توسعهی محصول جدید: یک دیدگاه توزیع نوآوری
|کد مقاله||سال انتشار||مقاله انگلیسی||ترجمه فارسی|
|2662||2006||10 صفحه PDF||18 صفحه WORD|
Publisher : Elsevier - Science Direct (الزویر - ساینس دایرکت)
Journal : The Journal of High Technology Management Research, Volume 17, Issue 1, 2006, Pages 17–26
2.1.متغیرهای محیطی و توزیع نوآوری
2.2.نیت رقابت یک سازمان و توزیع نوآوری
2.3.توزیع نوآوری، عملکرد محصول جدید و خلاقیت محصول جدید
3.1.جمعآوریدادهها و نمونه
جدول 1. اندازهگیری ساختار تحلیل معیار تطبیقی
3.2.معیارها و معتبرسازی
4.تحلیلها و نتایج
جدول 2. تطبیق توزیع نوآوری: تحلیل رگرسیون منطقی
جدول 3. نتایج MANOVA
جدول 4. عملکرد مالی محصول جدید و خلاقیت؛ نتایج رگرسیون چندگانه
5.بحث و مفاهیم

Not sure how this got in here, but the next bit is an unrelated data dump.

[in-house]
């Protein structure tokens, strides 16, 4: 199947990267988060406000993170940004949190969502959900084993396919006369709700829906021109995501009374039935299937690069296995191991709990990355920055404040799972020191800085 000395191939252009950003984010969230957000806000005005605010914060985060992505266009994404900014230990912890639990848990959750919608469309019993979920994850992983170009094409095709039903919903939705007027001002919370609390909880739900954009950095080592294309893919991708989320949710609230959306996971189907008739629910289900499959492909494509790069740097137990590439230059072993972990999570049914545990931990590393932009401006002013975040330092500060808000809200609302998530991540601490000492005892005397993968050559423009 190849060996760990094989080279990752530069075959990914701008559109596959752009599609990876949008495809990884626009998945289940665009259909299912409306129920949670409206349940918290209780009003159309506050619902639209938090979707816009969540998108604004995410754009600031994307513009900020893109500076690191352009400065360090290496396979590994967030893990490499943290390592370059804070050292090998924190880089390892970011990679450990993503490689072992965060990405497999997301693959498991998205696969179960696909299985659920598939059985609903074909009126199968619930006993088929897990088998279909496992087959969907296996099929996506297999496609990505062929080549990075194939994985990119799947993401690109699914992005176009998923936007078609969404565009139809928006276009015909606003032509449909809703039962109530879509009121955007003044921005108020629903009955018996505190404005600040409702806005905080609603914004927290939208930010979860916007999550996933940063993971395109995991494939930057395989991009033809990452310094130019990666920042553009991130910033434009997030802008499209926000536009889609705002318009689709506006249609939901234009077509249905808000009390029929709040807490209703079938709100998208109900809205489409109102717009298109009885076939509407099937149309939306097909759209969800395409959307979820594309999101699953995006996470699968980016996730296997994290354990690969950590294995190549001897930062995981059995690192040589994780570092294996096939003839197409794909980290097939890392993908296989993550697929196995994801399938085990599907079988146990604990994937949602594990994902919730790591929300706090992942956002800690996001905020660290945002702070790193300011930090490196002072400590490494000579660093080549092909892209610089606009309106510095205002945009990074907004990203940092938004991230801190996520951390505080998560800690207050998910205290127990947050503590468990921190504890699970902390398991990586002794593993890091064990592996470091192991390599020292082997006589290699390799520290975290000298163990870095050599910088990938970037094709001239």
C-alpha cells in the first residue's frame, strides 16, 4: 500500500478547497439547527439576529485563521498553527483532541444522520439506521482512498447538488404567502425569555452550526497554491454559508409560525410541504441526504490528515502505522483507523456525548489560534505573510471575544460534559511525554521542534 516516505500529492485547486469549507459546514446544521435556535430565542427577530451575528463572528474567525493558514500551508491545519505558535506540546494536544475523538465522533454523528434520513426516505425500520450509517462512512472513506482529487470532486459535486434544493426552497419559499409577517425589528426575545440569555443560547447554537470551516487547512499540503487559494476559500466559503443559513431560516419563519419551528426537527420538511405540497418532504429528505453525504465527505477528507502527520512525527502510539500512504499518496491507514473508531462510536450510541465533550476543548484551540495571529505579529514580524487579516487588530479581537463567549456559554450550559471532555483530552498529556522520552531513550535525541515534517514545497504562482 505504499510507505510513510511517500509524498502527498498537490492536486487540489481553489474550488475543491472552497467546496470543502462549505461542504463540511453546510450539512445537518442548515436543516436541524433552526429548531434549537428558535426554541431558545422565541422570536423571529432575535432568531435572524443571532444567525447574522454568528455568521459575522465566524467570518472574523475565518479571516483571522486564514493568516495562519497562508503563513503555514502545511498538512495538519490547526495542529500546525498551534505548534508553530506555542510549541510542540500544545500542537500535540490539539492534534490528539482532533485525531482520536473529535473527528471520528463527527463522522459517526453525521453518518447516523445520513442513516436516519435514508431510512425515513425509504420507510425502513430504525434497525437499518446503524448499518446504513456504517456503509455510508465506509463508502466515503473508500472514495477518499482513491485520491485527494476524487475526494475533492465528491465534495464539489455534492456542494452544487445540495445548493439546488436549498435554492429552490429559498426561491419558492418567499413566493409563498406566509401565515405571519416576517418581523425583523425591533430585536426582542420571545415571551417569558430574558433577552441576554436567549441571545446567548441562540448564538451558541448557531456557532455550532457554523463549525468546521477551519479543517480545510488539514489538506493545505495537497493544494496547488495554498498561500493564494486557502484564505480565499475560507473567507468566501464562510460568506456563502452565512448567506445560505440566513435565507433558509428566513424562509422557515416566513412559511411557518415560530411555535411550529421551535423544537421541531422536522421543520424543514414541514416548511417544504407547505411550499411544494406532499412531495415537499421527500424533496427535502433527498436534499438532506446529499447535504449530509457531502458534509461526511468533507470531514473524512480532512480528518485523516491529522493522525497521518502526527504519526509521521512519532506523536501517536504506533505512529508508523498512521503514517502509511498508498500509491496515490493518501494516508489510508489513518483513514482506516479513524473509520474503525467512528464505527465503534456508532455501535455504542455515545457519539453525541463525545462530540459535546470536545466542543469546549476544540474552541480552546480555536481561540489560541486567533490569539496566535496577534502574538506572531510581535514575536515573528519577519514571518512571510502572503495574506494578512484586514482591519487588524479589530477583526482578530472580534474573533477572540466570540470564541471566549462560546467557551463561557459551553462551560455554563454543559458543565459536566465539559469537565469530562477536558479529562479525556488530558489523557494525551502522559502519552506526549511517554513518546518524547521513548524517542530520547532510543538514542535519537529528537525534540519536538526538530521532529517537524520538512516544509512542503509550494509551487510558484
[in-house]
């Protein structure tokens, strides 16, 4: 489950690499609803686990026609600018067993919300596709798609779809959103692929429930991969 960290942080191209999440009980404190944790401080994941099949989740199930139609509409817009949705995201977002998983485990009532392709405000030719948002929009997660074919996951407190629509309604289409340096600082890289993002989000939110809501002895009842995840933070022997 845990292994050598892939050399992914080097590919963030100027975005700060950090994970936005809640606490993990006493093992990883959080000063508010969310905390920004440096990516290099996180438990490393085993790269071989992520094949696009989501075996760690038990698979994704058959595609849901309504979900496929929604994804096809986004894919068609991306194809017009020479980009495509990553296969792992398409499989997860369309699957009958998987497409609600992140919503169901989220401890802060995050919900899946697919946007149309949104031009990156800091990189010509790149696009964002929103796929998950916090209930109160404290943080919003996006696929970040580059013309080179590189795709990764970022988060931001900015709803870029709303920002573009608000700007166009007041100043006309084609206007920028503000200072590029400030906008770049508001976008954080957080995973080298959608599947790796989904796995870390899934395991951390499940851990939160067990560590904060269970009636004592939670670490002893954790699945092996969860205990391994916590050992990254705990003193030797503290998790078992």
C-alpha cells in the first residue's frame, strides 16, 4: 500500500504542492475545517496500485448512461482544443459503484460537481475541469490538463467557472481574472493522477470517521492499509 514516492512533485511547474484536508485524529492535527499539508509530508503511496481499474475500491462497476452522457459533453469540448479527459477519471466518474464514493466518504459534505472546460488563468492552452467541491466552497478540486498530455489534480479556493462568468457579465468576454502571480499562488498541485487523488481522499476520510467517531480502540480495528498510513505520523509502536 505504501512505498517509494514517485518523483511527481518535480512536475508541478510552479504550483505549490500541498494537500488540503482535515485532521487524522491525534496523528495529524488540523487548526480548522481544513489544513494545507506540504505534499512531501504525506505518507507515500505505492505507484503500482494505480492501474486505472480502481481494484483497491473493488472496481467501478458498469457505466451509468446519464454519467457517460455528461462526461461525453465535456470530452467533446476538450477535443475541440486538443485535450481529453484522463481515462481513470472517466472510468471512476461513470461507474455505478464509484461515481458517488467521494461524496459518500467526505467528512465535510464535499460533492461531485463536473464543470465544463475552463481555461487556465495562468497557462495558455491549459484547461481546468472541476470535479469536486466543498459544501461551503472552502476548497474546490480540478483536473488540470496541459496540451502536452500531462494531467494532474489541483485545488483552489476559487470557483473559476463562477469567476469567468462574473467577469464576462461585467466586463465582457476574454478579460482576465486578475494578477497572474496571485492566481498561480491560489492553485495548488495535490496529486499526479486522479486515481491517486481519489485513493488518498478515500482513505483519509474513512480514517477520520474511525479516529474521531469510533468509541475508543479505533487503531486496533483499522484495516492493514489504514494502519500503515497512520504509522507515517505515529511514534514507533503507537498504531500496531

This study examines the antecedents of the adoption of innovation diffusion in high technology firms in China and its effect on new product creativity and financial performance through a series of statistical techniques including logistic analysis, multivariate analysis of variance, and multiple regression analysis. The findings indicate that the adoption of innovation diffusion in high technology firms is significantly related to the competition intent of these firms including aggressive technology posture and product development frequency. The adoption of innovation diffusion also has been showed to positively contribute to the new product creativity and financial performance. The theoretical and managerial implications are discussed.